Tax Havens, Business Organizations, Bankruptcy Law, Corporate Law, Conflict of Laws
This Review Essay situates Christopher Bruner’s new book, Re-imagining Offshore Finance, within the literature examining the regulation of cross-border finance and highlights its import for thinking about the complicated (and contested) relationship between territorially-configured domestic laws and the increasingly liberal movement of capital. Part I sets out the book’s central thesis. In addition to highlighting Bruner’s novel framework identifying the factors that propel certain small jurisdictions into becoming magnets for cross-border finance, I outline the limits of the framework in accounting for the stability in the overall demand for the commercialization of sovereignty, only one of which is facilitating international tax evasion. Part II examines the rise of offshore financial havens as they relate to the territorially-configured domestic rules — a subject that has yet to attract the attention that it deserves. While the rise of offshore financial havens has been viewed as typifying the continued dominance of territorial sovereignty, I show that it is private choice and juridical rules that have been privileged over strictly territorial conceptions of the law. I use recent developments in corporate law and bankruptcy law to show that domestic laws governing certain financial transactions are already ceding to privately-curated juridical rules, albeit not without resistance.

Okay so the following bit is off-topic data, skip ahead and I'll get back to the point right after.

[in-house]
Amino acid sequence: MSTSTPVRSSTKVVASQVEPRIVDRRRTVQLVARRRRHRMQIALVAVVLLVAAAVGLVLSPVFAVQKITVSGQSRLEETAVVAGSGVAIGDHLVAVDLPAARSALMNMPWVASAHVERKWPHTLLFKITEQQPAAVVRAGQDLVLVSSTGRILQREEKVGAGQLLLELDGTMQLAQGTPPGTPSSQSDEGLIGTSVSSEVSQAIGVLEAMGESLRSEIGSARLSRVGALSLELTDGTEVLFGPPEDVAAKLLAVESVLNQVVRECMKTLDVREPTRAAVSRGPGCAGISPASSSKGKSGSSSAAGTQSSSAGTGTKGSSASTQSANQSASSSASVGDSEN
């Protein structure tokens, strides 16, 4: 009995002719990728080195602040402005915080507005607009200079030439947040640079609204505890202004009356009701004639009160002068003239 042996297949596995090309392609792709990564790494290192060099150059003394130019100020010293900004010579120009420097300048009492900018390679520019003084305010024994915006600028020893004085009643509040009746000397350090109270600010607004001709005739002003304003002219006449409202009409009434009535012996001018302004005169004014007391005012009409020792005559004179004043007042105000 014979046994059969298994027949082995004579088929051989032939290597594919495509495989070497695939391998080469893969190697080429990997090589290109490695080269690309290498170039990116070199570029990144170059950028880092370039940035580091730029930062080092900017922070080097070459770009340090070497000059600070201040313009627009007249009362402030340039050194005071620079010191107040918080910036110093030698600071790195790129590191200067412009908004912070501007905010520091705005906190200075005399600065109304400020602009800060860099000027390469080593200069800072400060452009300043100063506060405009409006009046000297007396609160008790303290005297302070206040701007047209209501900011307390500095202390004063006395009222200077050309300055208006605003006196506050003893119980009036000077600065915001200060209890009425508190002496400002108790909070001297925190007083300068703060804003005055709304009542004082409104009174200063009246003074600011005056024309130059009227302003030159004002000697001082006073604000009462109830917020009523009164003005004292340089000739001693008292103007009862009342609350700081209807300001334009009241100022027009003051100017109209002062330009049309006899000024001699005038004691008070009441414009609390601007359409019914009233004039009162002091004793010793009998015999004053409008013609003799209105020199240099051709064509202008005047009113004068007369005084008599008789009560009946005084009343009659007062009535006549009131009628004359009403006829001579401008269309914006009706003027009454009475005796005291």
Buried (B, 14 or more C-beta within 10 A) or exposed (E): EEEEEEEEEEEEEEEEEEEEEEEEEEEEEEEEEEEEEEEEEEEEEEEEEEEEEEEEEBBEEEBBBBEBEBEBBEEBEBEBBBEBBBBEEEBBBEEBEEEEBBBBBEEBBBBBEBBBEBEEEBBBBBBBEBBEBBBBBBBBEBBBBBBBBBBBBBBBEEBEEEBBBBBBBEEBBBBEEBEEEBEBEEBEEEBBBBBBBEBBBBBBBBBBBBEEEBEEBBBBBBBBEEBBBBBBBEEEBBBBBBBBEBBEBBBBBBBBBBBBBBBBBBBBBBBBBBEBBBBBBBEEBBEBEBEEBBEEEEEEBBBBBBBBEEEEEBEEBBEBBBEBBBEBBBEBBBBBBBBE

116 Michigan Law Review 1081 (2018).
Banking and Finance Law | Business Organizations Law | Law | Tax Law
Digital Commons Citation
Moon, William J., "Tax Havens as Producers of Corporate Law" (2018). Faculty Scholarship. 1621.